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Fulvestrant

(full-vest-ruhnt)

Trade/other name(s): Faslodex

Why would this drug be used?

Fulvestrant is used to treat women with advanced breast cancer who have gone through menopause (no longer have menstrual periods). It is generally used when the cancer no longer responds to anti-estrogen medicines like tamoxifen.

How does this drug work?

Fulvestrant is a member of a group of drugs called estrogen receptor down-regulators. Most breast cancer cells have estrogen receptors on their cell surface. Estrogen stimulates these cells with estrogen receptors to divide without regard to the body's estrogen needs. This is referred to as "estrogen-receptor-positive breast cancer." Fulvestrant works by blocking and destroying the estrogen receptor in the cell so that estrogen cannot bind to it. The action effectively lowers (down-regulates) the estrogen receptor activity in the cell so that it acts more like a normal cell.

Before taking this medicine

Tell your doctor…

  • If you are allergic to anything, including medicines, dyes, additives, or foods.
  • If you have any medical conditions such as kidney disease, liver disease (including hepatitis), heart disease, congestive heart failure, diabetes, gout, or infections. These conditions may require that your medicine dose, regimen, or timing be changed.
  • If you are pregnant, trying to get pregnant, or if there is any chance of pregnancy. There may be an increased risk of harm to the fetus if a woman takes this drug during pregnancy.
  • If you are breast-feeding. It is not known whether this drug passes into breast milk. If it does, it could affect the baby.
  • If you think you might want to have children in the future. This drug has only been tested in women who have gone through menopause, and it may reduce fertility in those who have not. It may also reduce fertility if used in men. Talk with your doctor about the possible risk with this drug and the options that may preserve your ability to have children.
  • About any other prescription or over-the-counter medicines you are taking, including vitamins and herbs. In fact, keeping a written list of each of these medicines (including the doses of each and when you take them) with you in case of emergency may help prevent complications if you get sick.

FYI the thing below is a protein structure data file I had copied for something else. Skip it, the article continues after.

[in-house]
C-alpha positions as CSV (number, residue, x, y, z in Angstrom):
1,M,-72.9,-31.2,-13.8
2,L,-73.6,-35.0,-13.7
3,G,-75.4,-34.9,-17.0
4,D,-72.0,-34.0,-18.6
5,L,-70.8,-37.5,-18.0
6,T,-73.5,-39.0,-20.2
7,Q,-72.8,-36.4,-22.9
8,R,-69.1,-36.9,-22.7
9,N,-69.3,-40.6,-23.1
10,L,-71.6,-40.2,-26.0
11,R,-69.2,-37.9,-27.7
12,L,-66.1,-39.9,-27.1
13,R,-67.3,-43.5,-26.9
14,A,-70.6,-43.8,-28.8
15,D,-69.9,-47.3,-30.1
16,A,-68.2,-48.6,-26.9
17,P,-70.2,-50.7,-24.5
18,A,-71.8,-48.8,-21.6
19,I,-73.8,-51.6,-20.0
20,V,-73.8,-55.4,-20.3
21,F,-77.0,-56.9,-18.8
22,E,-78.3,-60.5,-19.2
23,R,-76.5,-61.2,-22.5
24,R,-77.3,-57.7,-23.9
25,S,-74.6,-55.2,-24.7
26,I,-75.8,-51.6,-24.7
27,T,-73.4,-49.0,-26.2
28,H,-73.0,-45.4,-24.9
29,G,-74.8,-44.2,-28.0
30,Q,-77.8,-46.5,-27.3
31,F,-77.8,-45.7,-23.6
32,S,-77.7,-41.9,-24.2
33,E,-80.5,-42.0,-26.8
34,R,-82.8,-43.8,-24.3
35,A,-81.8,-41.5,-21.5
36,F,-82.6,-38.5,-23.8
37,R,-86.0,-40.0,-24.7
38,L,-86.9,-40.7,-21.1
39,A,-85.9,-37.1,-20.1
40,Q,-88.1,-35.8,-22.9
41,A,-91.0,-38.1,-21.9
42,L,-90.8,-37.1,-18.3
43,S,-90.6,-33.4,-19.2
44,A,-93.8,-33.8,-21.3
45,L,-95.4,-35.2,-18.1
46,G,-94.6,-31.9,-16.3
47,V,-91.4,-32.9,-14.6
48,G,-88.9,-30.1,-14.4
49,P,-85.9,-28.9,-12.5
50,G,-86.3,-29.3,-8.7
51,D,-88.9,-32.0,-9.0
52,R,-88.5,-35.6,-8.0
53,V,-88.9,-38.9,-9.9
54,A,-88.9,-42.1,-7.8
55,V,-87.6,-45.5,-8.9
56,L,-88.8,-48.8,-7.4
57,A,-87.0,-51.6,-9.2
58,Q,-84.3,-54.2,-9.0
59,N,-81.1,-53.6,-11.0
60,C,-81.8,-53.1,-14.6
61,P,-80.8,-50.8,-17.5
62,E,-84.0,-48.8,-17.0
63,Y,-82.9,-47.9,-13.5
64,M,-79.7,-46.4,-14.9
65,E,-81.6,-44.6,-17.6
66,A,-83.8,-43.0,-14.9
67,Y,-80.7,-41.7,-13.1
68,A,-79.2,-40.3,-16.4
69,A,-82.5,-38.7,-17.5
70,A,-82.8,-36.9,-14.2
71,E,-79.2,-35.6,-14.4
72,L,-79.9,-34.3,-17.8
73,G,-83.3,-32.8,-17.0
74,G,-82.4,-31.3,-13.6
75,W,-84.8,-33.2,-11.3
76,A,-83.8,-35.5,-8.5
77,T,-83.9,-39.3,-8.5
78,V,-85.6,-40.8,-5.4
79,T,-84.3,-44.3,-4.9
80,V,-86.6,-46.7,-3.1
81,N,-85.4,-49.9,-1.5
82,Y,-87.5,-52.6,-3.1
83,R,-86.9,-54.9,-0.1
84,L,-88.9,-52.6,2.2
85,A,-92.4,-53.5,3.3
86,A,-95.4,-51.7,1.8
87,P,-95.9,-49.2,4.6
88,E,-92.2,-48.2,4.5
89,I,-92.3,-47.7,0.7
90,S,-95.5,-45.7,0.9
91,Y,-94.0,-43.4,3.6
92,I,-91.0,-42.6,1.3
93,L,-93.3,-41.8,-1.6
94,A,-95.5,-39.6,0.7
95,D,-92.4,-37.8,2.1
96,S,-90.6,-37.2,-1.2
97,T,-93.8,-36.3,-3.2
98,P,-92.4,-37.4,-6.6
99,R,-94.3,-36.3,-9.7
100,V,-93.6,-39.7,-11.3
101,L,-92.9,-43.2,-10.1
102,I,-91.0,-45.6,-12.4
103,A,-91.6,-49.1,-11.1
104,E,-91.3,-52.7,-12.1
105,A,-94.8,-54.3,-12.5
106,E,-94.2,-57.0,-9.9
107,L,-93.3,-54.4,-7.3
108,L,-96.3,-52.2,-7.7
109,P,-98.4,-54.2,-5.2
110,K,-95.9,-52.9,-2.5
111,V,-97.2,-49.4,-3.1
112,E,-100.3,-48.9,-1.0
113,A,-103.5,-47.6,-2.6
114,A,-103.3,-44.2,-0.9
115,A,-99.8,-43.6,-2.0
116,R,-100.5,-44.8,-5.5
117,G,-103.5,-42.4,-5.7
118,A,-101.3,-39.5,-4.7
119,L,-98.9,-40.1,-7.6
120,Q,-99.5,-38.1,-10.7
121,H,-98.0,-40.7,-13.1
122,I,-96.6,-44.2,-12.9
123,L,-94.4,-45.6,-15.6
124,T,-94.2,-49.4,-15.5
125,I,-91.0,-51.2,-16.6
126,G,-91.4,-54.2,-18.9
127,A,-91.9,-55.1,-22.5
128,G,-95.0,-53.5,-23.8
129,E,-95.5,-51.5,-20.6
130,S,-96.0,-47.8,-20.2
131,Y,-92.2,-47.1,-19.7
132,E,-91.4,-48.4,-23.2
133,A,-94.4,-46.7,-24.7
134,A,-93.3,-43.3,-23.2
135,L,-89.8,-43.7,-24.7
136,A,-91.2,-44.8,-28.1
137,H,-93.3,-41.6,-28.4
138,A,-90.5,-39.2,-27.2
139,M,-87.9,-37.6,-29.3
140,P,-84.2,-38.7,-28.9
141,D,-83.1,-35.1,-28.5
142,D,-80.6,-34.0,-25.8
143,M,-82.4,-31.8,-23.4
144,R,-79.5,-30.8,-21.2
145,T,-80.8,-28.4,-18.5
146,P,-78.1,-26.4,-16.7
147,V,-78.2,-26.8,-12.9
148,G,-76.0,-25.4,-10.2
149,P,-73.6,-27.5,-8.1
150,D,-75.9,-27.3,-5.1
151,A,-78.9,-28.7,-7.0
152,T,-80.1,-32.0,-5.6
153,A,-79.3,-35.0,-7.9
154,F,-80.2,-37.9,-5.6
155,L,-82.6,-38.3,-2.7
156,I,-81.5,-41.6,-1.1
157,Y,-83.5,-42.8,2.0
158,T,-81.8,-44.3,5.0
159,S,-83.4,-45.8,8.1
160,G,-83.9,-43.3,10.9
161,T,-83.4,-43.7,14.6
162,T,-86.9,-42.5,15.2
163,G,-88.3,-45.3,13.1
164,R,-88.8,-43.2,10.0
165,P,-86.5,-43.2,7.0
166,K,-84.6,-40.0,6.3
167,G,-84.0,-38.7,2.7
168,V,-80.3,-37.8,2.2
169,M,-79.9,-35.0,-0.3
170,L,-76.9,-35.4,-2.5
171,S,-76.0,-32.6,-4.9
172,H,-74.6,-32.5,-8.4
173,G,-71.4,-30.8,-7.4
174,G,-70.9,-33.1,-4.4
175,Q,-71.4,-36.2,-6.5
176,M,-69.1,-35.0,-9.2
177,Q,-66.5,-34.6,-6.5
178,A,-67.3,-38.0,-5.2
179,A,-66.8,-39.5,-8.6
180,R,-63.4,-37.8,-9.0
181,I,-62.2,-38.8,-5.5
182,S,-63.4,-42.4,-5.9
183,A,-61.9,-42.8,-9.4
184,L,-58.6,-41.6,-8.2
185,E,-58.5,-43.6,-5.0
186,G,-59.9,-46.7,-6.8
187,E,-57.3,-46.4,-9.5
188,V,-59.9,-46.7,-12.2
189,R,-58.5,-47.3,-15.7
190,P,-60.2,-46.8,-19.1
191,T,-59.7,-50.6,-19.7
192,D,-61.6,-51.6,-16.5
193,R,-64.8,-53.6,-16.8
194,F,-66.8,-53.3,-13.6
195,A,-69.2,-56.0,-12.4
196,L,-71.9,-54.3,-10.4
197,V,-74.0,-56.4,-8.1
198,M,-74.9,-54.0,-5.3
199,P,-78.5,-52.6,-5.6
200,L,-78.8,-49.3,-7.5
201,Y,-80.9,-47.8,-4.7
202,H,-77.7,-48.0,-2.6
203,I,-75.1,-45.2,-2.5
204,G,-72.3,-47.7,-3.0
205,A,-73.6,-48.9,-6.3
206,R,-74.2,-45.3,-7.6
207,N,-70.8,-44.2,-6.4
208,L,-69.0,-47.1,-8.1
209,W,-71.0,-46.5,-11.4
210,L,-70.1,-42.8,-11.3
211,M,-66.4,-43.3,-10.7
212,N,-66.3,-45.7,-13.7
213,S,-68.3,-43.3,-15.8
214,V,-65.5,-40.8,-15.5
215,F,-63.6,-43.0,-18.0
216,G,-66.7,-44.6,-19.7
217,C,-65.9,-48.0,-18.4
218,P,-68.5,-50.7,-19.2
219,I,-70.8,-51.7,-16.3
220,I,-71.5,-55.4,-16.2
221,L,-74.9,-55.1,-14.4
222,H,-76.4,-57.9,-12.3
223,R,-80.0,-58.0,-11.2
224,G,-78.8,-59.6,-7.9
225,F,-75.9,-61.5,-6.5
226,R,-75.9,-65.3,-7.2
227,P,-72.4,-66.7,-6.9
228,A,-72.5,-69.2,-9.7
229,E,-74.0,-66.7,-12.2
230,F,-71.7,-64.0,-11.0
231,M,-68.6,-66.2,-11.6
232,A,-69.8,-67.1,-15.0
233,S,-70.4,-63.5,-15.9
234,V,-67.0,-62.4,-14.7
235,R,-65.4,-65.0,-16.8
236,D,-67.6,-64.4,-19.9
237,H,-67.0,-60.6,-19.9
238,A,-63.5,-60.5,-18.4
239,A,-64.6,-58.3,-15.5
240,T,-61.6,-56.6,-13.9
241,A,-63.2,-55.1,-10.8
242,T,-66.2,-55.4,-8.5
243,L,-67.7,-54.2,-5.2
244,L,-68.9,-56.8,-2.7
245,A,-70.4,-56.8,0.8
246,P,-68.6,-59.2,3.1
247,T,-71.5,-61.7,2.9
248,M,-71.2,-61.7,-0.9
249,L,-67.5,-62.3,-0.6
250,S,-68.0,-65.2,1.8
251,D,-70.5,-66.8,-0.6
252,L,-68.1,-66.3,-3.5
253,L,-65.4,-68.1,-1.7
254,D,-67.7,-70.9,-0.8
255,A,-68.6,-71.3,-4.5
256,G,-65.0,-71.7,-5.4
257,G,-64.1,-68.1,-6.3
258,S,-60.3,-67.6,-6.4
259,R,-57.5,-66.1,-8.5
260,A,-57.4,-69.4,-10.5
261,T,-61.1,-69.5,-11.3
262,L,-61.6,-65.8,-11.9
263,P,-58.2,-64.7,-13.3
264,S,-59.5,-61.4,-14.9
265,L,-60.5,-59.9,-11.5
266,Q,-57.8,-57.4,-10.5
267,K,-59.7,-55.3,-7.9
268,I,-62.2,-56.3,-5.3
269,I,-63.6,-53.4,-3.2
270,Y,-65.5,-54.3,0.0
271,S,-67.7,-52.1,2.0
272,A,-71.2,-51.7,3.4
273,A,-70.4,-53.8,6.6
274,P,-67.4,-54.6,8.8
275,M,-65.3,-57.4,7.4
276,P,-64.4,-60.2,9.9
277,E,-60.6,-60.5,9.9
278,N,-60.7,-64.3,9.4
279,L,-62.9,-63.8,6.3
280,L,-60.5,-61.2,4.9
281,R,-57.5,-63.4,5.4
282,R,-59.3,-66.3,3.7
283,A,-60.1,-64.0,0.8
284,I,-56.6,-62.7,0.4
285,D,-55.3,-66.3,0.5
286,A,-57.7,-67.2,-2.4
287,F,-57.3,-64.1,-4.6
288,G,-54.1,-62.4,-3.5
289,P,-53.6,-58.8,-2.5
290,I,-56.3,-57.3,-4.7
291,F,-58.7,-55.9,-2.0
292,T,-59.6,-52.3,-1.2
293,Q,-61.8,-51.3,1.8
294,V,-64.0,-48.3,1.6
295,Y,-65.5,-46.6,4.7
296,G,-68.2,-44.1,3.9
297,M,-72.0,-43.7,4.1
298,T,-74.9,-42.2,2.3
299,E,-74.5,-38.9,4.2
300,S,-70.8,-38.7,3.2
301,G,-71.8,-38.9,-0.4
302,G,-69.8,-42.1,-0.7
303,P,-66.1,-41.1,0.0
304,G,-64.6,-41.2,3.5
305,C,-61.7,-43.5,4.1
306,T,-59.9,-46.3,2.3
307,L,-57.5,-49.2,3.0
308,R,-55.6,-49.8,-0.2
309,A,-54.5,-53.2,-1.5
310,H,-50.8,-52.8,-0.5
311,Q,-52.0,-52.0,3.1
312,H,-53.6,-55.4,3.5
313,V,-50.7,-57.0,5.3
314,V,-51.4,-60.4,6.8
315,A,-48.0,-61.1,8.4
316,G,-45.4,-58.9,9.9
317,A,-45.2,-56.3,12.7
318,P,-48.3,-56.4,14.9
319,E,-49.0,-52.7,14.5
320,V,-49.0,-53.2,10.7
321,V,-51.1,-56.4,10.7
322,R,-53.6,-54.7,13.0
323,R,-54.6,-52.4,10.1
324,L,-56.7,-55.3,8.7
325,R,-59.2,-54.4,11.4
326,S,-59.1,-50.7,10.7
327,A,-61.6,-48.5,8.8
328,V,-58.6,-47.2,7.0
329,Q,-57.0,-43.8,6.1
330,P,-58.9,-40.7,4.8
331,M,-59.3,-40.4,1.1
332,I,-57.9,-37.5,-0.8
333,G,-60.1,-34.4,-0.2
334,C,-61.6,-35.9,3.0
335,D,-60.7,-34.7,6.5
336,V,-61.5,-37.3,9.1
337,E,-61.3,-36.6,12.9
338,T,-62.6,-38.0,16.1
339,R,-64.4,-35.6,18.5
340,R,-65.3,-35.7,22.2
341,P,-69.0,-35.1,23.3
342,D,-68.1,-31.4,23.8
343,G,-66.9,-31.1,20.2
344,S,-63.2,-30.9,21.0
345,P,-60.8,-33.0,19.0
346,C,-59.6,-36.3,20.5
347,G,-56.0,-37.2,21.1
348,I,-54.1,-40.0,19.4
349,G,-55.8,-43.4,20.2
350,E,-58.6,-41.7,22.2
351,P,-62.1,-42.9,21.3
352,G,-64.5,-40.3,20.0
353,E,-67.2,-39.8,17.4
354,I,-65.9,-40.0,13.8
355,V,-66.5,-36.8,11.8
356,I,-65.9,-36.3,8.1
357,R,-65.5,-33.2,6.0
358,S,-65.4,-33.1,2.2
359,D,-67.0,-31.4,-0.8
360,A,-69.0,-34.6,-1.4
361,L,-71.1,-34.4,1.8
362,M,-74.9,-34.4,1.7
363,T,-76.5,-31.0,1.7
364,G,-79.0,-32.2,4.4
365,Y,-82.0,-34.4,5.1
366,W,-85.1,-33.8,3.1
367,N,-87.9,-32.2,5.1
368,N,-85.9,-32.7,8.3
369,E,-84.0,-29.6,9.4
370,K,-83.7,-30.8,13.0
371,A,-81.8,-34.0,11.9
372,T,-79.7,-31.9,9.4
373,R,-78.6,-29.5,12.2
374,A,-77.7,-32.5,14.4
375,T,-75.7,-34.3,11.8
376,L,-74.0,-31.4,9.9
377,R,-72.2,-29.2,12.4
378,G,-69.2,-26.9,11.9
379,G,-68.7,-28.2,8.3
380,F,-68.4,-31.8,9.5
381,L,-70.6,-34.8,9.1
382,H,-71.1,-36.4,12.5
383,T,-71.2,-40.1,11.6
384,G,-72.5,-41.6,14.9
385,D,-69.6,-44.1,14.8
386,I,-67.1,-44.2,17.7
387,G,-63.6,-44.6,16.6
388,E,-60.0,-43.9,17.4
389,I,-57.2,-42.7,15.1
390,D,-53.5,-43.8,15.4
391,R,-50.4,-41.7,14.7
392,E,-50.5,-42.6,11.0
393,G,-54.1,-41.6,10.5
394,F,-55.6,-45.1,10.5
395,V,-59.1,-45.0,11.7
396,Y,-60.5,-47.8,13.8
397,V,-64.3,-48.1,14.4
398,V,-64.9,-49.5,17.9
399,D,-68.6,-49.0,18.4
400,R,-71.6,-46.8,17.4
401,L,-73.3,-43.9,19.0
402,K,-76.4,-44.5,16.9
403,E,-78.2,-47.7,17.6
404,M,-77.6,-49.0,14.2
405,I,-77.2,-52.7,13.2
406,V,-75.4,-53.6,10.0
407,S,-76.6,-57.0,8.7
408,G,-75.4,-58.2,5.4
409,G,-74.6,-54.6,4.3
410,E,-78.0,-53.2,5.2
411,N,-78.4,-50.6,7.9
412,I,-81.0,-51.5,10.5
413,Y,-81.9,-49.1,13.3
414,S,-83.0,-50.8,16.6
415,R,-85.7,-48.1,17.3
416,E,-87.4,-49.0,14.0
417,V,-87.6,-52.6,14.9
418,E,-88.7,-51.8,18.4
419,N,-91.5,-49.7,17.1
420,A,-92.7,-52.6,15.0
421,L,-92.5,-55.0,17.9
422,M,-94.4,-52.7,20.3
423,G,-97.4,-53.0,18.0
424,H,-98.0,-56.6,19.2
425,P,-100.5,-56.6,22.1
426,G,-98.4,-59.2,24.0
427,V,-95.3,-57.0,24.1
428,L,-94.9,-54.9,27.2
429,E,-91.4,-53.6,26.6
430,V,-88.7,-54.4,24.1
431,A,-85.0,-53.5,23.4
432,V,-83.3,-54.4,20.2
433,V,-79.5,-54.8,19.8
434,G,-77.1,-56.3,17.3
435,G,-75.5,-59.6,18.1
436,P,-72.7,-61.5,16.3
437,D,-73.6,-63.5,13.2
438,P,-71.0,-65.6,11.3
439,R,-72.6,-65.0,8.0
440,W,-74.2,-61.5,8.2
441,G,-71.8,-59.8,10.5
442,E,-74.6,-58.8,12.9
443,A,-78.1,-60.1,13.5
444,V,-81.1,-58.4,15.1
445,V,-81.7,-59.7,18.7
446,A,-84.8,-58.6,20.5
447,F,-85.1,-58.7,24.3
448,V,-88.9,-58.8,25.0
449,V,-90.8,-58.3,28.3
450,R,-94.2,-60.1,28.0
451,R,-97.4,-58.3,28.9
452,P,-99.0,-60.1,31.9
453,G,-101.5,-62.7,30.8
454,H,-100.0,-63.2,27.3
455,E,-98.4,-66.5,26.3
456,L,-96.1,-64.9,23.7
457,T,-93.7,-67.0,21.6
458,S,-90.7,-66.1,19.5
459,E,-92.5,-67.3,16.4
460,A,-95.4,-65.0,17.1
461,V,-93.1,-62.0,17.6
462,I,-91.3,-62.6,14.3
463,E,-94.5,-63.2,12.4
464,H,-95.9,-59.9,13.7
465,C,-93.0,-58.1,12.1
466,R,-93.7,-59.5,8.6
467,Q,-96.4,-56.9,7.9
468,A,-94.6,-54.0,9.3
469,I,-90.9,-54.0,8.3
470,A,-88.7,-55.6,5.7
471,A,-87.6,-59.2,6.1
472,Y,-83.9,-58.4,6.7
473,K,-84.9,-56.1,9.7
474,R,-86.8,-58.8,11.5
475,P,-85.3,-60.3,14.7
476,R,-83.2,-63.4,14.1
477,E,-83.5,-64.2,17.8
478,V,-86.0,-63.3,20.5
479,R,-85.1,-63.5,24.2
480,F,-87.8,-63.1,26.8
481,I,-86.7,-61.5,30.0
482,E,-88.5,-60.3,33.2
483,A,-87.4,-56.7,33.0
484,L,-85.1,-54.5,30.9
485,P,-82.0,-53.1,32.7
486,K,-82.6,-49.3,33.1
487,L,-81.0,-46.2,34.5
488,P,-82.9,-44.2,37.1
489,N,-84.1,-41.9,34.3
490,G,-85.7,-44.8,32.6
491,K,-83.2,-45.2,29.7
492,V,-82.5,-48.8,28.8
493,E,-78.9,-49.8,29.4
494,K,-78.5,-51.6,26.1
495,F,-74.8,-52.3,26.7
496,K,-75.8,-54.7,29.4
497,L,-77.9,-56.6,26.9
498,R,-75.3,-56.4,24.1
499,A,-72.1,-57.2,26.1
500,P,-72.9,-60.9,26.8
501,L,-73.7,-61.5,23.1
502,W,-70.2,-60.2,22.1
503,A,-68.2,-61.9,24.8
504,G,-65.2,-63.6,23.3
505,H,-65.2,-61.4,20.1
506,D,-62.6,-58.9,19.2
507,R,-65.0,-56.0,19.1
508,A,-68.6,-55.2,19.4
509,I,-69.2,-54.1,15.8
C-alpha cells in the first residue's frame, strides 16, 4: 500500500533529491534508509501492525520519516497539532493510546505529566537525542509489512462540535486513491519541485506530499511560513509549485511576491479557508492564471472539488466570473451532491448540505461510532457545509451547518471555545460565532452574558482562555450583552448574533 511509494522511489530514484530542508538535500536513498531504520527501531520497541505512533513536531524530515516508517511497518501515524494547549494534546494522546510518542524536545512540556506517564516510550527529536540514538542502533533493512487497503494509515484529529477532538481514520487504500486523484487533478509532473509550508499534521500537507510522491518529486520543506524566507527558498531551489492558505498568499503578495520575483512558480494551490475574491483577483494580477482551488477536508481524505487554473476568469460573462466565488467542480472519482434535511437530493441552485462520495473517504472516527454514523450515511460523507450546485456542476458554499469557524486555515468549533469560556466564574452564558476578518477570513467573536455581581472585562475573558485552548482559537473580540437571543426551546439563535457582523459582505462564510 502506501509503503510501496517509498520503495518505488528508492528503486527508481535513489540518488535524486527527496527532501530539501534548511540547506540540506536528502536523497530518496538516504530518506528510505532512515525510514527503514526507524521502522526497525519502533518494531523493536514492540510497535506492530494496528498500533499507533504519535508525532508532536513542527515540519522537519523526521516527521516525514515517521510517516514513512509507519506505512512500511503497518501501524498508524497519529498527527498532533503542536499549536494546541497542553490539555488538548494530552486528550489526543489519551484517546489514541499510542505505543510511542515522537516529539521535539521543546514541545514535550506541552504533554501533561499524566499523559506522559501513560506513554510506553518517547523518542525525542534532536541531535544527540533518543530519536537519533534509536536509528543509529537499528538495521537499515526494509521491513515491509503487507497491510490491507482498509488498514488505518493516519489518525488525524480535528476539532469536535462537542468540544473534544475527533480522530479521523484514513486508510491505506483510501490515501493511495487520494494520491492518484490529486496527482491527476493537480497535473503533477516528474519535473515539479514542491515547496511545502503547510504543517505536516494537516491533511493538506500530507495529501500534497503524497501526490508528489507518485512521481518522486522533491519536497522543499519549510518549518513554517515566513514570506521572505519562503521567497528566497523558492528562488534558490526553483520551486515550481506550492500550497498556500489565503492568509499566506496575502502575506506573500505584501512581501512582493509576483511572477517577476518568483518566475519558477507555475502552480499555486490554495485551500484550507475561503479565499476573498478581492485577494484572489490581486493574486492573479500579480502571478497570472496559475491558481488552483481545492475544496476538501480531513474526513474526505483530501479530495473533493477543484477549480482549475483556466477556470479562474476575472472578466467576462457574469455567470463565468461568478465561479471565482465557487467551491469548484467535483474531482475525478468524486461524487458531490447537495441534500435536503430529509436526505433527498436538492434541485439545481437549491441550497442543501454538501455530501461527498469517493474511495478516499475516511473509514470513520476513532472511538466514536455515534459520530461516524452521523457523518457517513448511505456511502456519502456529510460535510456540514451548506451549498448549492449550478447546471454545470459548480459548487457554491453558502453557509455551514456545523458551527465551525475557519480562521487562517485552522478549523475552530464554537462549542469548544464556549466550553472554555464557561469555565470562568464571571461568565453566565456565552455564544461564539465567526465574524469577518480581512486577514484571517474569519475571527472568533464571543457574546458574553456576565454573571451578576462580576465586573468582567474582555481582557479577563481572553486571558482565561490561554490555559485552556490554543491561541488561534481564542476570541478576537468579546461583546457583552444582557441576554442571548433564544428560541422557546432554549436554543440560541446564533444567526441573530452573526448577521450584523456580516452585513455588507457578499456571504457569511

Interactions with other drugs

No serious interactions are known at this time. But this does not necessarily mean that none exist.

Check with your doctor, nurse, or pharmacist about other medicines, vitamins, herbs, and supplements, and whether alcohol can cause problems with this medicine.

Interactions with foods

No serious interactions with food are known at this time. Check with your doctor, nurse, or pharmacist about whether foods may be a problem.

Tell all the doctors, dentists, nurses, and pharmacists you visit that you are taking this drug.

How is this drug taken or given?

Fulvestrant is typically given by injection into the buttock muscle, once a month. It can be a single shot, or the dose can be divided into 2 shots. The dose is usually the same for all women.

Precautions

Rarely, fulvestrant can cause high calcium levels in women with breast cancer that has spread to bones. Call your doctor if you notice symptoms such as feeling tired, trouble thinking clearly, lack of appetite, pain, increased thirst and urination, constipation, or nausea and vomiting.

Fulvestrant should not be taken by pregnant women or those who have not gone through menopause. Call your doctor if you notice vaginal bleeding while taking this medicine.

Avoid pregnancy during and for at least a few months after treatment, since exposure to this drug may harm the fetus. Talk with your doctor about this.

Because it is given as a shot, fulvestrant may cause bleeding in the muscle if given to women who have bleeding problems, low platelet counts, or who are on drugs like warfarin (Coumadin) to stop blood from clotting.

Possible side effects

You will probably not have most of the following side effects, but if you have any talk to your doctor or nurse. They can help you understand the side effects and cope with them.

Common

  • nausea
  • feeling listless or tired*
  • weight gain

Less common

  • vomiting
  • constipation*
  • diarrhea
  • headache
  • abdominal (belly) pain
  • back pain
  • hot flashes
  • sore throat
  • shortness of breath
  • bleeding or pain at the site where the shot is given*

Rare

  • pain in the chest or pelvis
  • flu-like syndrome with fever, chills, and muscle and joint aches
  • swelling of the hands and feet
  • high calcium levels in women with breast cancer that has spread to bones, with symptoms such as feeling tired, poor appetite, pain, unusual thirst, increased urination, constipation, or nausea and vomiting*
  • allergic reactions with hives (skin welts), and swelling of the face, mouth, or throat

*See "Precautions" section for more detailed information.

There are some other side effects not listed above that can also occur in some patients. Tell your doctor or nurse if you develop these or any other problems.

FDA approval

Yes – first approved in 2002.

Disclaimer: This information does not cover all possible uses, actions, precautions, side effects, or interactions. It is not intended as medical advice, and should not be relied upon as a substitute for talking with your doctor, who is familiar with your medical needs.


Last Medical Review: 02/11/2010
Last Revised: 02/11/2010